Tuesday, August 20, 2019
Joe McPhee, Piotr Michalowski & Andrew Drury - Live at Edgefest (2019) ***½
By Kian Banihashemi
Edgefest serves as one of the larger American Midwest's avant-garde jazz festivals. Since 1997, the Kerrytown Concert House has provided an up-close and personal listening experience through this now four-day long festival. Its popularity, support, and collaborations have continued to grow in recent years. In 2017, Joe McPhee, Andrew Drury, and Piotr Michalowski performed three improvisations that have finally met my ears nearly two years later. Joe McPhee is no stranger to me, and while I have not heard Drury's music, I know that the two have played with each other before. Michalowski resides in Ann Arbor and besides being a self-taught horn player, he teaches at the University of Michigan and writes for the Ann Arbor Observer. So this setting and player arrangement was all new to me, and I was determined to go in with little expectations and to really listen to the interactions the players had with each other.
"Improv 1" is the meat of the album, spanning eighteen minutes compared to the other tracks, which don't even equal that run time when combined. I found myself listening closely to every sound that was carefully made. Drury really uses his drum set like a canvas, painting beautiful strokes of different colors, but also able to ease into steady rhythms that push the other players to the forefront. Drury appears very confident in the space he inhabits and plays using a variety of techniques; going on textural excursions and then immediately after I hear him exploring different grooves that would fit perfectly on Sun Ra's Space Is the Place. Traversing through multiple routes within the jazz tradition, Michalowski is memorable and very often melodic. The first few minutes reminds me of McPhee's presence and reputation as a jazz giant. Through that pocket trumpet, he stretches out every sound that could possibly be made by such an unimposing and underutilized instrument. The breathy playing takes on a natural and abiotic component within the music, almost like the wind. The three players gracefully display their deep knowledge of jazz music and its ever-changing styles, while creating something completely new and engaging through pure improvisation.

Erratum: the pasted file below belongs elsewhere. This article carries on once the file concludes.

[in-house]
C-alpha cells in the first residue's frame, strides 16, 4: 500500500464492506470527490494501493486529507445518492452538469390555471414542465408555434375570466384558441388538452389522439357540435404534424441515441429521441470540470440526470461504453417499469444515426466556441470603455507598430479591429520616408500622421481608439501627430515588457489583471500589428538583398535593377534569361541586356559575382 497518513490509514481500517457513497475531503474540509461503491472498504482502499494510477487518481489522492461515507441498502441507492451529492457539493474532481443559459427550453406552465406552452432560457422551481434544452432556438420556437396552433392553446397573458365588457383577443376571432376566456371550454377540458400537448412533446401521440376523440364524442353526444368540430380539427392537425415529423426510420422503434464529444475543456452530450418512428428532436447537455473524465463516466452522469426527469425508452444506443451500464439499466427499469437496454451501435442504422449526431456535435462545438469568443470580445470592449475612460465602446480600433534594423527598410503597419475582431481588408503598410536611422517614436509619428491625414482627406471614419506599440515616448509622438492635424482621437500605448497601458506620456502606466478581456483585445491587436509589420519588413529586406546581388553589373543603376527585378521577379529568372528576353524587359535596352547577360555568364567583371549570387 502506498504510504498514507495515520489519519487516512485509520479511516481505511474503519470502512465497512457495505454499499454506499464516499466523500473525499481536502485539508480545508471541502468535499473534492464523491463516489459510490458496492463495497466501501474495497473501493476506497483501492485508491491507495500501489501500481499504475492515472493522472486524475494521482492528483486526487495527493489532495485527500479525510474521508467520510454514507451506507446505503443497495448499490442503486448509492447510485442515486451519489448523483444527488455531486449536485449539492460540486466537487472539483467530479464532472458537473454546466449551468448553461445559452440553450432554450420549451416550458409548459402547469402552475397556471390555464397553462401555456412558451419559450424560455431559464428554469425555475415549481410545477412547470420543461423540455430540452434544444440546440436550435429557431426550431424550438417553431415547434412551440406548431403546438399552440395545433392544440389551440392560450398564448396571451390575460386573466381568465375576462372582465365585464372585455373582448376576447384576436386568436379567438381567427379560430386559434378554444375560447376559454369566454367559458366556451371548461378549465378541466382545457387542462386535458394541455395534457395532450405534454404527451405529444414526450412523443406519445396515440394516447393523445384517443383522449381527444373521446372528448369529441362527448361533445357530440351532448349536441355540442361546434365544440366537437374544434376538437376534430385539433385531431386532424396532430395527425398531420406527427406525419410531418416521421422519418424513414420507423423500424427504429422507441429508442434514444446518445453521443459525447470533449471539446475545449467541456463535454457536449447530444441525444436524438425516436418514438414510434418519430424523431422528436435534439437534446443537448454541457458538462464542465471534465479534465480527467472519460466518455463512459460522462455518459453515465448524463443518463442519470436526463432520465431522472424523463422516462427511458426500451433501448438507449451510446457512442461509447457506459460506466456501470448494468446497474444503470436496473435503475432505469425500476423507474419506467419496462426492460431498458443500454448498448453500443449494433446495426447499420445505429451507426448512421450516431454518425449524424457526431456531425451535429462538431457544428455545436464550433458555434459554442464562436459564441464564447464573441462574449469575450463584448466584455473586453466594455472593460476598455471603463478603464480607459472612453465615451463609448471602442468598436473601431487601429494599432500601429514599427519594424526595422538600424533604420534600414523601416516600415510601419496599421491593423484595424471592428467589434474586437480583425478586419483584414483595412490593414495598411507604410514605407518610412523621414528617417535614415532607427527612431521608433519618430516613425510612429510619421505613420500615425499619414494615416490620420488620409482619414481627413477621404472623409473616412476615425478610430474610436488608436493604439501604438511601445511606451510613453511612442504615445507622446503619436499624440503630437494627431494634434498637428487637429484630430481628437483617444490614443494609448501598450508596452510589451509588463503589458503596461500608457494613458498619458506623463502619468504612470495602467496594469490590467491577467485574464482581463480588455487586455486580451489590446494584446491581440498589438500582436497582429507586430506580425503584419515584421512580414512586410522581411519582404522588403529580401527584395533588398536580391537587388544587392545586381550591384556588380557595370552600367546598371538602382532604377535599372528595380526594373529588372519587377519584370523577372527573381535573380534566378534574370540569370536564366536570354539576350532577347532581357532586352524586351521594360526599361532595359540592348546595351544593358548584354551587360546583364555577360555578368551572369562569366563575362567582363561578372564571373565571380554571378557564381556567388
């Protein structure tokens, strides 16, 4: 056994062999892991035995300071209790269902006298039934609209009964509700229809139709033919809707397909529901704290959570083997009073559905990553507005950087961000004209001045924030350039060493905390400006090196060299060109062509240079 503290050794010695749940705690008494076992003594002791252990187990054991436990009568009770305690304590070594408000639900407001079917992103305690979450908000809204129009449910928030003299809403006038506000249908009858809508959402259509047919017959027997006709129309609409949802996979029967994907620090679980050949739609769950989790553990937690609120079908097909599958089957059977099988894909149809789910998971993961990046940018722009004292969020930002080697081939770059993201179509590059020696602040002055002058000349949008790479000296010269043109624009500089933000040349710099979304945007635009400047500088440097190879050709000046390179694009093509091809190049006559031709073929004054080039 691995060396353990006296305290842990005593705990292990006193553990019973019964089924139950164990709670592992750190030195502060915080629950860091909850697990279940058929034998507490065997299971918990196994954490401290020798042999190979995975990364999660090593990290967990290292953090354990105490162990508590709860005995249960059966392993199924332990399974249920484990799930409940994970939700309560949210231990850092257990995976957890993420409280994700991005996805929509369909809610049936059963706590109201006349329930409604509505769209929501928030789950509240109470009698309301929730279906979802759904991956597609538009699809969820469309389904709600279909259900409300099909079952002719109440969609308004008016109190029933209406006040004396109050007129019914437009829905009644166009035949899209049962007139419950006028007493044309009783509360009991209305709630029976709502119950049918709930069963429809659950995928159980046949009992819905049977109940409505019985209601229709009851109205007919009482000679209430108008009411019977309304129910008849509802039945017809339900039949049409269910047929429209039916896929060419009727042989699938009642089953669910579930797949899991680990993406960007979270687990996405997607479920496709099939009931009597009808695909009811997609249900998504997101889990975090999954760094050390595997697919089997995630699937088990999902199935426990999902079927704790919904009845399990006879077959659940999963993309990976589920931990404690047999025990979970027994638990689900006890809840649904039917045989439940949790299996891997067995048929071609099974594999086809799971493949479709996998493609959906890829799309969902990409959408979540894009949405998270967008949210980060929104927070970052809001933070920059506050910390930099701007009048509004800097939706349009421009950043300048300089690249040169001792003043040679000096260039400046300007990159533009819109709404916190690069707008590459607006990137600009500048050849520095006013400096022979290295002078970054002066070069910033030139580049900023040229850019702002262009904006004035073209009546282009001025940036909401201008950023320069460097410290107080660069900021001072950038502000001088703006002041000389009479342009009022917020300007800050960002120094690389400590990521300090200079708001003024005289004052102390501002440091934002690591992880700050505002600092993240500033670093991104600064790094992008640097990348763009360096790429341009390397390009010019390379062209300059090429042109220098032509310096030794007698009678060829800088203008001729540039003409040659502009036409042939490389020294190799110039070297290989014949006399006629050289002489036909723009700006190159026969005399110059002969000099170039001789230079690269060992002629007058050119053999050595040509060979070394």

"Improv 2" is perhaps a further exploration in that direction; the first two minutes being Drury developing a theme and then breaking it down, rebuilding it with different textures. The drums are busy and robust, barely allowing any room to squeeze the horn players in. When McPhee arrives, he blows his way through any preexisting barriers. I truly am a sucker for baritone saxophone and Michalowski scratches that itch of mine perfectly on this track. When he starts up after McPhee's frenzy, he decidedly takes the music to a cooler, ominous place. The drum patterns change, adjusting to this newly uncovered atmosphere. Right when it's about to come to a close, McPhee joins back in; the two voices increase their pitches, searching for some escape while the drums hold them back. Out of the three pieces, this seems to be the most "conventional" and accessible for listeners who may not be accustomed to this musical form. The third and final improvisation goes into more unexplored territory; more in tune with the musical styling of free improvisation players.
There are few sounds at first, but at about two minutes in I could feel something brewing. The horns are bubbling, shaping a stream of sound that is stopped by a squeaking dam. The light tapping from the drums signal a shift, as McPhee's pocket trumpet wails and allows a small voice to escape. Michalowski enters with an underlying, shaky melodic line that combines with Drury's pulsing rhythm; at times it sounds very Middle Eastern. In one terrific move, the music evolves dramatically into textures that sound unlike any instrument and played by none other than Joe McPhee. The trills are abrasive and tantalizing and I have absolutely no clue how he does it. While McPhee's playing is fairly subdued throughout this whole recording, this last minute takes me to the extremes he sometimes reaches. This release has stayed low-key and the audio quality somewhat shoddy, really requiring some good headphones to hear all the intricacies. Besides that, it's a sublime sliver that showcases these artists' talents and should be listened to with receptive ears and an open mind.